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Scorecards vs. Continuous Compliance Monitoring
Monitoring vendors for compliance is, obviously, a key to both good business and good business relationships. Relationships between retailers and vendors are, at best, complicated and difficult; at worst, as many buyers have painfully learned, the partnership can become chaotic and nearly impossible.
Most fall somewhere in the middle, and a key to success requires cultivating the best vendors while culling out those who fall below par. Keeping the best suppliers can be, at first, a simple matter: pay the right price, and be a good partner yourself. But making sure the top performers remain the top performers over time requires a time investment. Companies with smaller supply chains can accomplish this on their own by simply monitoring and assessing each supplier periodically.
Many retailers have traditionally used vendor scorecards to evaluate performance. For small and medium-size supply chains, these can work fairly well. Typically, the scorecards measure, in a shorthand fashion, how well the supplier has met the processes and procedures agreed upon at the outset of the partnership.
This approach is limited, however, in many ways. The benefits of a single, formal, standardized report belie some glaring shortcomings: scorecards are almost always too generalized, and too late, to be useful in resolving issues between retailers and suppliers.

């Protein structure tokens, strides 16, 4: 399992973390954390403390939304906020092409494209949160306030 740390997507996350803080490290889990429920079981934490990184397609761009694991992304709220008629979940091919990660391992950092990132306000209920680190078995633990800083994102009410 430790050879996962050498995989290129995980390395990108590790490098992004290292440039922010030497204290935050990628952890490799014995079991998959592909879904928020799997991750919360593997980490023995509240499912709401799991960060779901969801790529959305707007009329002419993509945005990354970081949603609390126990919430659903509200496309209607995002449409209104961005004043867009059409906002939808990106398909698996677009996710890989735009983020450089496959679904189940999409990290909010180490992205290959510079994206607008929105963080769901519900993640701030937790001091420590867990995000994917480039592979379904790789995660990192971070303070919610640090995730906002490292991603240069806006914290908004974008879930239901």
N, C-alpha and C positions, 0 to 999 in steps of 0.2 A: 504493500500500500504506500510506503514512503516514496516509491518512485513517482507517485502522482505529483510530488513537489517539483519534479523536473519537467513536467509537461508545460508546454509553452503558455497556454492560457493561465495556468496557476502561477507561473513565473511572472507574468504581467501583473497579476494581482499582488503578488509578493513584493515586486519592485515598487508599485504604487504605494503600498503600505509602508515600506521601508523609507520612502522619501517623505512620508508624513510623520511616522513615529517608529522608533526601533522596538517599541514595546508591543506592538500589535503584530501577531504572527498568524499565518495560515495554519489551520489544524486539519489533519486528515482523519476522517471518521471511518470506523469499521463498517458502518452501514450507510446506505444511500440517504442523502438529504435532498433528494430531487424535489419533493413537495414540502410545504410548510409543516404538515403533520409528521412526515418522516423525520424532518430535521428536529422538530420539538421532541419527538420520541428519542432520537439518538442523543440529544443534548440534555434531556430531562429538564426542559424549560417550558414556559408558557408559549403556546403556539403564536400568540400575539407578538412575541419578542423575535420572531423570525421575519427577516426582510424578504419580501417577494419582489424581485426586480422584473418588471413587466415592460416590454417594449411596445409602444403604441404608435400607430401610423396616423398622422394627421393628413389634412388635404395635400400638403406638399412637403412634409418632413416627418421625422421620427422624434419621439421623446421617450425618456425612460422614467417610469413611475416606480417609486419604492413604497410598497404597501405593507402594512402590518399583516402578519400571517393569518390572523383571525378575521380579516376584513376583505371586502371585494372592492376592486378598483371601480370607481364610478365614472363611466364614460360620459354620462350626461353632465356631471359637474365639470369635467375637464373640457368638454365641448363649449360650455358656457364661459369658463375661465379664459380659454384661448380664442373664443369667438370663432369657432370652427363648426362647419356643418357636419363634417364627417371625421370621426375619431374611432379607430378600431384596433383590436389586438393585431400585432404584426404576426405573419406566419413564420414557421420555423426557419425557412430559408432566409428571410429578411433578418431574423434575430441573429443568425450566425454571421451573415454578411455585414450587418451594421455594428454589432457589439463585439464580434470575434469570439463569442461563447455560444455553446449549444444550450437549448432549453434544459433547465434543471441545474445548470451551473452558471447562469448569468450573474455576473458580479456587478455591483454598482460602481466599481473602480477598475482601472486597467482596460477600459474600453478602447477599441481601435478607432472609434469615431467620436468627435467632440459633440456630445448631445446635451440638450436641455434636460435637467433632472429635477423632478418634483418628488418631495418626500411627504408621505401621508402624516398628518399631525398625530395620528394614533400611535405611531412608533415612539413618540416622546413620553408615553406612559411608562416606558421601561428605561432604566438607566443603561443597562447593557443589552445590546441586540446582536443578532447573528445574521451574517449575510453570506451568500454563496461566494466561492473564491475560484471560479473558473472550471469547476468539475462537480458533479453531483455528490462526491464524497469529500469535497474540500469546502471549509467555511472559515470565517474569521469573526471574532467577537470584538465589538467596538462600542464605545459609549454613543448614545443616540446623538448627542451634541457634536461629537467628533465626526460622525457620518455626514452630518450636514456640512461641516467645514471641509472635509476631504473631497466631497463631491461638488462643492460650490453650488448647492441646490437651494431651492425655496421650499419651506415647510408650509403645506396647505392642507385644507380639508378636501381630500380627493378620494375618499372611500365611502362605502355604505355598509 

Fortunately, other processes have been developed that enable buyers to indentify and fix problems before they show up in the vendor scorecard. Not surprisingly – because continuous monitoring is an enormous, complex task for most retailers – outsourced systems have developed to provide an efficient method of compliance monitoring.
When you contract with a provider of compliance monitoring, the time taken in the initial setup is repaid many times down the line. You begin the process, at one level, by simply connecting your supply chain data to the system provider. For each supplier, however, the provider needs to program in a variety of scenarios that look for changes and aberrations.
These anomalies are what will be reported on when they’re found. It’s crucial to the process that the reporting is done in real-time: the system provides great value by alerting suppliers to small problems before they become big ones, and enabling “on the fly” fixes. For the most part, retailers don’t even need to be involved past the initial programming stages – resolution facilities enable suppliers to automatically report fixes back to the system.
These processes are often fast and automatic. They are also very visible, via real-time dashboards and detailed reports of violations (with documentation). In addition, incidents can be escalated, depending on severity and history.
By both adopting continuous compliance monitoring and relying on an a well-equipped, expert firm for the service, retailers can reap many financial benefits – and improve relations with top vendors at the same time. Last modified on Tuesday, 14 July 2015